The English director Steve McQueen evokes in Hunger the true story of Bobby Sands, political prisoner and symbol of Irish republicans who died on May 5, 1981 after a hunger strike of sixty-six days… Raw and extremely realistic, Hunger is a must-watch.
1981, Nothern Ireland. Maze Prison is the place where the political prisoners of the IRA are interned. They begin a protest to show their anger : no washing and wearing blankets rather than uniforms. They want to regain their status as political prisoners, instead of simple criminals. We follow the daily life of two of those prisoners : Davey Gillen and Gerry Campbel who are living together in the same dirty cell (they paint the walls with their own excrement). Constantly harassed and beaten by the members of the British police, .but it’s Gerry who soon is going to pass to the ultimate level of revolt, the physical one, by beginning an hunger strike…
I’ve seen a lot of movies about people giving their whole life for a cause (In the Name of the Father, Patch Adams, Freedom Writers…) but this one, in addition of being about a fascinating and striking true story, is a work of art in itself.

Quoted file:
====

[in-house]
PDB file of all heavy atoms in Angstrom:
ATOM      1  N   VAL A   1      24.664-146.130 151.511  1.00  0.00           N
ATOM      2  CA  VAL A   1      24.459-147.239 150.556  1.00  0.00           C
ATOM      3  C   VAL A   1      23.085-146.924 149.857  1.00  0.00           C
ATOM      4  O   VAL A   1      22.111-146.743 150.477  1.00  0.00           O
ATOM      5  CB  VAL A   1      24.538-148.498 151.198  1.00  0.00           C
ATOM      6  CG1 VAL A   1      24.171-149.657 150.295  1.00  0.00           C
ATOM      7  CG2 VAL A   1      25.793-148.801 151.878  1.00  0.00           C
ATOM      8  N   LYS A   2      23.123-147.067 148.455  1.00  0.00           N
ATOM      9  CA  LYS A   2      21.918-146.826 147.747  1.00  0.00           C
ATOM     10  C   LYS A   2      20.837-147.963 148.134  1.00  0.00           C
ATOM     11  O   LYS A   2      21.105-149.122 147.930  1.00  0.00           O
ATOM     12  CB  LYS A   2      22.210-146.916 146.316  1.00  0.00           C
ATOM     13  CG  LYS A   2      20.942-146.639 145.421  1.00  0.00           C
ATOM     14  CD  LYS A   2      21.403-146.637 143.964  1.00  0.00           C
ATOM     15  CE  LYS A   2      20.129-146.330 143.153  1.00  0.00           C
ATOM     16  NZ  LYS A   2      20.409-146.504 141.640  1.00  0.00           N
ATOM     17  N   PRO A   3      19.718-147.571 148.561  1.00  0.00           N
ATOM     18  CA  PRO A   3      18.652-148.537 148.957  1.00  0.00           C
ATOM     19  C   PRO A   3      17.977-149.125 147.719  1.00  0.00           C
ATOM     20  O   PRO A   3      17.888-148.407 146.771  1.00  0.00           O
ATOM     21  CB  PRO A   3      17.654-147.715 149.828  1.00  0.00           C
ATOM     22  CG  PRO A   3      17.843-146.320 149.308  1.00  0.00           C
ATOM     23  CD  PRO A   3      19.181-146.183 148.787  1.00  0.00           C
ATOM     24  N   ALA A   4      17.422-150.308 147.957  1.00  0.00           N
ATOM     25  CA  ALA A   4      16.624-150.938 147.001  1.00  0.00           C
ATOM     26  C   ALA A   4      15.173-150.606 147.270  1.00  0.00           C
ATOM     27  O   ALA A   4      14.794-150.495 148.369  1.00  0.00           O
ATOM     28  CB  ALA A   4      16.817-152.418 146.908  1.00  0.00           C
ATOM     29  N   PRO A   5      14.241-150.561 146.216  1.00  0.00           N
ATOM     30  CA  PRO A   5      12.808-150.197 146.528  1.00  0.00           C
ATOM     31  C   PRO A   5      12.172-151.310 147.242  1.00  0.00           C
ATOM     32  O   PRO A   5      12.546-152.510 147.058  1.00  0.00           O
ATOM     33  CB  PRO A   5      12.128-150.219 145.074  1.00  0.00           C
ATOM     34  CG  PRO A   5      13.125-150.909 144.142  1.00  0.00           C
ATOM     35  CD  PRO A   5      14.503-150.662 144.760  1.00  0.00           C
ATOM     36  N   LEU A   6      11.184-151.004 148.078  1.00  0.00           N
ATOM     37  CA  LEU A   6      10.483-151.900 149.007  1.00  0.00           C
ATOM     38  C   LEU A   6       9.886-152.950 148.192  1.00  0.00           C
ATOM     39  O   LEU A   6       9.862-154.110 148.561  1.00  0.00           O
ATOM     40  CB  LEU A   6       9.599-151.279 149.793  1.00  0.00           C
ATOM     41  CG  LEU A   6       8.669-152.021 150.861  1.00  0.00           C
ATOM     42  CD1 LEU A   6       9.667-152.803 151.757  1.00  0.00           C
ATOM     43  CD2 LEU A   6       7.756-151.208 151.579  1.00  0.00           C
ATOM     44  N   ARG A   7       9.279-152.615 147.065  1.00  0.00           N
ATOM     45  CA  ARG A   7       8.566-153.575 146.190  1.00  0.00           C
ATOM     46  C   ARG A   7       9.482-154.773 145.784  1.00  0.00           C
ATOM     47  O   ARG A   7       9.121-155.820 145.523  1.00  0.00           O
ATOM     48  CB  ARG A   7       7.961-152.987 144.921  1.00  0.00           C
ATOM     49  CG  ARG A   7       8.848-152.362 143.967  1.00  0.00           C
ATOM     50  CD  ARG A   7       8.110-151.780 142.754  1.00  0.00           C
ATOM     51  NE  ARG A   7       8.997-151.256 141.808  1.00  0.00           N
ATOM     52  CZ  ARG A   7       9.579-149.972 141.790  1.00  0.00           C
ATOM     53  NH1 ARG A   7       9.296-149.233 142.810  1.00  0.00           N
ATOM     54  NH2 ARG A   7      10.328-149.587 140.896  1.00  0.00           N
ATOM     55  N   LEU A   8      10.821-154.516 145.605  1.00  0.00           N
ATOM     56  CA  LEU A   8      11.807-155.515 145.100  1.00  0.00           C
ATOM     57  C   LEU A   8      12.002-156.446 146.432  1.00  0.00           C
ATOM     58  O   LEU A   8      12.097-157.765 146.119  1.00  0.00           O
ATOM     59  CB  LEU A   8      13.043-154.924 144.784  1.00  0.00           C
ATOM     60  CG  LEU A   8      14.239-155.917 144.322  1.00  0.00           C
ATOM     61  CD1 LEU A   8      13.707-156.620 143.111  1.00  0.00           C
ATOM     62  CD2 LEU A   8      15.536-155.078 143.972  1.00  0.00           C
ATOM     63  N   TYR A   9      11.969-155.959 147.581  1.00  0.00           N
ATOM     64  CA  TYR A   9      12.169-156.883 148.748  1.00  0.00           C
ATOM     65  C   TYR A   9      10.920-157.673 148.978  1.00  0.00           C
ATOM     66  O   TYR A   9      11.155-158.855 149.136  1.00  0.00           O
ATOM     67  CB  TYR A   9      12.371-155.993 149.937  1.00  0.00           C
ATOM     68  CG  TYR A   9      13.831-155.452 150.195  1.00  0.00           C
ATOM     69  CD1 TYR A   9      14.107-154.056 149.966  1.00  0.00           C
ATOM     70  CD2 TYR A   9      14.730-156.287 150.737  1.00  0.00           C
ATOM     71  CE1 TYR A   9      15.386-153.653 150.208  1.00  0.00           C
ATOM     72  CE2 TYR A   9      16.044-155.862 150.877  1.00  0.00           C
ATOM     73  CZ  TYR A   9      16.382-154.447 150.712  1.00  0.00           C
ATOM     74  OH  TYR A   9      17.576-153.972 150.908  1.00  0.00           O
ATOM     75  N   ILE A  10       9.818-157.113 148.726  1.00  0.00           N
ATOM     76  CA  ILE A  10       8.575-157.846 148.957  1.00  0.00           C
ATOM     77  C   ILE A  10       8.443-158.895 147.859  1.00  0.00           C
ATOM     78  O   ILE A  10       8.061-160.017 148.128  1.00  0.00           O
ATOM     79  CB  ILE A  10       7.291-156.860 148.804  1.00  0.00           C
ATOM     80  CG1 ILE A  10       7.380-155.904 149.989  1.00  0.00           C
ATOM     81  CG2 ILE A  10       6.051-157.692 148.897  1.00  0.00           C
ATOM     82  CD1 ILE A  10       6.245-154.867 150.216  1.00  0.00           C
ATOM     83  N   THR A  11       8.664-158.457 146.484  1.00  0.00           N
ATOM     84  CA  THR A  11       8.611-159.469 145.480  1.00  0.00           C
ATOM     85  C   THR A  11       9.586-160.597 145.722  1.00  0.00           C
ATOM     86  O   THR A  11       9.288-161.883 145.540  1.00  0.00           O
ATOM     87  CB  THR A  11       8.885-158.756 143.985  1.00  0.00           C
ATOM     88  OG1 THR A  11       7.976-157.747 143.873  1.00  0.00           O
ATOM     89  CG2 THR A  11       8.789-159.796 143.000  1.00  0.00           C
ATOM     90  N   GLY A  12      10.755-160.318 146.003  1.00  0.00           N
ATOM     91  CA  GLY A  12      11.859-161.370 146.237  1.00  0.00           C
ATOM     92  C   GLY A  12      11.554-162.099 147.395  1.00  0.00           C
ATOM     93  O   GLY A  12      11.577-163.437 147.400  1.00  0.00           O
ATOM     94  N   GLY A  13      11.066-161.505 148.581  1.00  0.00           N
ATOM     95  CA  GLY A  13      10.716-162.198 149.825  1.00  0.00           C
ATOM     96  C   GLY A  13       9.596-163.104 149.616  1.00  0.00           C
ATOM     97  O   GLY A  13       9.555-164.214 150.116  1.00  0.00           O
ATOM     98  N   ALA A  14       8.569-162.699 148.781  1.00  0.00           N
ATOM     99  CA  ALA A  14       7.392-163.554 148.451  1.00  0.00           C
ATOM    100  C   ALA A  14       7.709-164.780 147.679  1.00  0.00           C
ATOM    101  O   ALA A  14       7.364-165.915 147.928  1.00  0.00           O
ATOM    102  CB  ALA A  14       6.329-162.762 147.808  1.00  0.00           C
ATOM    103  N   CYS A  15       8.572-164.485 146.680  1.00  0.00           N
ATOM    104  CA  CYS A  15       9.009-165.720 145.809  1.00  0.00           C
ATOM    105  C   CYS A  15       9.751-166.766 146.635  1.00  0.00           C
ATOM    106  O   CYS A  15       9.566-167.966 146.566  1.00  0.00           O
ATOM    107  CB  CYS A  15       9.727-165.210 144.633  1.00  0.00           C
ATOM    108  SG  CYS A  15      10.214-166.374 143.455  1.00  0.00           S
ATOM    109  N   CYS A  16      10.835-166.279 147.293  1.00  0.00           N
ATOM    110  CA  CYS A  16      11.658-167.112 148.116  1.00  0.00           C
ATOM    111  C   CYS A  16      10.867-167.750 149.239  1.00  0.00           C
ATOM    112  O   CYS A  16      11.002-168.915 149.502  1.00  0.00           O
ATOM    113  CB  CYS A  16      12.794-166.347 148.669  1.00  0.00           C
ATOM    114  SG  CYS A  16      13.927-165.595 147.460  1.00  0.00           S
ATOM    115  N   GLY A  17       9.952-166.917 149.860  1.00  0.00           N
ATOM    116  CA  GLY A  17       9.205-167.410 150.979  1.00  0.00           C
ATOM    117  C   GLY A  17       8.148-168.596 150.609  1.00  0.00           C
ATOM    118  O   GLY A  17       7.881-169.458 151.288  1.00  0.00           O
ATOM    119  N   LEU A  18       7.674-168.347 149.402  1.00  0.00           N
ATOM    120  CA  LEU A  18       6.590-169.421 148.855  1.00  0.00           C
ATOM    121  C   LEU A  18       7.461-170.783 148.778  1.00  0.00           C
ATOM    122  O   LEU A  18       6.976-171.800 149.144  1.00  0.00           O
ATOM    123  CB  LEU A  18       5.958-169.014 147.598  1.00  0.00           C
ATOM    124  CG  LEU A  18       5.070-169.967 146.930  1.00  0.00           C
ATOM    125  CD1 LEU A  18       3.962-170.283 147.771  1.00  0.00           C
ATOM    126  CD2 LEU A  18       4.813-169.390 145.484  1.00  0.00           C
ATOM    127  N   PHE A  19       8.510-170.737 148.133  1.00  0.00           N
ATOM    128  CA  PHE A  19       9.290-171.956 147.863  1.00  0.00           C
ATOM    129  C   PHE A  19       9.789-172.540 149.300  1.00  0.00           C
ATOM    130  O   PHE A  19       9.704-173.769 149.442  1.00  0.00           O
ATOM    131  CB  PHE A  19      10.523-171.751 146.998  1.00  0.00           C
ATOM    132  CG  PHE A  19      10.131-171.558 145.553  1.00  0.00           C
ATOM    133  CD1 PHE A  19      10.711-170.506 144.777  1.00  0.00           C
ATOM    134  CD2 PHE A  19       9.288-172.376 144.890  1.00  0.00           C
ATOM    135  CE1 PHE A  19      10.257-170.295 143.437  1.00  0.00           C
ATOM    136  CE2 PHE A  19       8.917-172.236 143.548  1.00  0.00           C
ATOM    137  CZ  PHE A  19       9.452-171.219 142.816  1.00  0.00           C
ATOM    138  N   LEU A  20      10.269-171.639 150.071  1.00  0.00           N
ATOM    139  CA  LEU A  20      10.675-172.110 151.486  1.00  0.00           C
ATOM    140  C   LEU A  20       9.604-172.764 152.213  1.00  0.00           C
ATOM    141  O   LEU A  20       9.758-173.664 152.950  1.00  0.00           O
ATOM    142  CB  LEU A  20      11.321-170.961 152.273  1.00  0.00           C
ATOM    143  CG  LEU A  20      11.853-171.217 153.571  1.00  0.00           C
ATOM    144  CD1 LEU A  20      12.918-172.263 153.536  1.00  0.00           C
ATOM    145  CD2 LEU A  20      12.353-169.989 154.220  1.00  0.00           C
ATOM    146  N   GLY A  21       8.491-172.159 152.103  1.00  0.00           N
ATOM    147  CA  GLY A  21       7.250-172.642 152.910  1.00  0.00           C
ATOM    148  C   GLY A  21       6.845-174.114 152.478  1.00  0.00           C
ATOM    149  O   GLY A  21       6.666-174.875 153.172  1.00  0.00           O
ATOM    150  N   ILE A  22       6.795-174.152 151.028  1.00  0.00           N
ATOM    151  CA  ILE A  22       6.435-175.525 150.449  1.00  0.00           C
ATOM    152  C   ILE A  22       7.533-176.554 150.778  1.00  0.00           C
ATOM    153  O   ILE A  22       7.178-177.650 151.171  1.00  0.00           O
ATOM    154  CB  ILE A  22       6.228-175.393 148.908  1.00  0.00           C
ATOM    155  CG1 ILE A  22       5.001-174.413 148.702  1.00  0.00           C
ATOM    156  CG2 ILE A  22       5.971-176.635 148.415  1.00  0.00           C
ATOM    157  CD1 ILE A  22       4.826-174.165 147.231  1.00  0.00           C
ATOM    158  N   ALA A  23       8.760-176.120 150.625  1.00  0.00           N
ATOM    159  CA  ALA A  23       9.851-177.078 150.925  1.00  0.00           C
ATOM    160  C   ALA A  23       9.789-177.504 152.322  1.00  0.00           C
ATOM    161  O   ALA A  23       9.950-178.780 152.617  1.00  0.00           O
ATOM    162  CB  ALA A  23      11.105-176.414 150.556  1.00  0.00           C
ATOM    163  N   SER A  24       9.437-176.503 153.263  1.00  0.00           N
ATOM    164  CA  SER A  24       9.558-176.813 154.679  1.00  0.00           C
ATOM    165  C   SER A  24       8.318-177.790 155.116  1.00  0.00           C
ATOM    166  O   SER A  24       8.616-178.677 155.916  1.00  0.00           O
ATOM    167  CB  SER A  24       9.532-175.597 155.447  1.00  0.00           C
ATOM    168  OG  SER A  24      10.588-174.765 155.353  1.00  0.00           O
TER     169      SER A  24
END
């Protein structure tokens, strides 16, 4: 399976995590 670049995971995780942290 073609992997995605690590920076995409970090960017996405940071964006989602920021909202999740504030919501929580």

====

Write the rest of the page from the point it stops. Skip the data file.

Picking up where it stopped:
The narrative is fragmented and the composition is full of smoothness. There are two points of view given by both main characters : prison officers and prisoners. We notice for example that the film starts at the same time as the day of a prison officer. The one we find again later in the movie, more precisely after the riot, smoking a cigarette in the snow with his left hand which is hurts. The director paid attention to all the details, this one symbolizes the violence and proves that the officer, in hurting prisoners, hurts himself.
The most part of the film is silent, apart the speech of Bobby to the Priest. However, all the images in Hunger are so powerful and so powerful that we are not bored, not even one seconde. Each sequence is a concentrate of voltage. We keep the eyes on the screen throughout the course of history.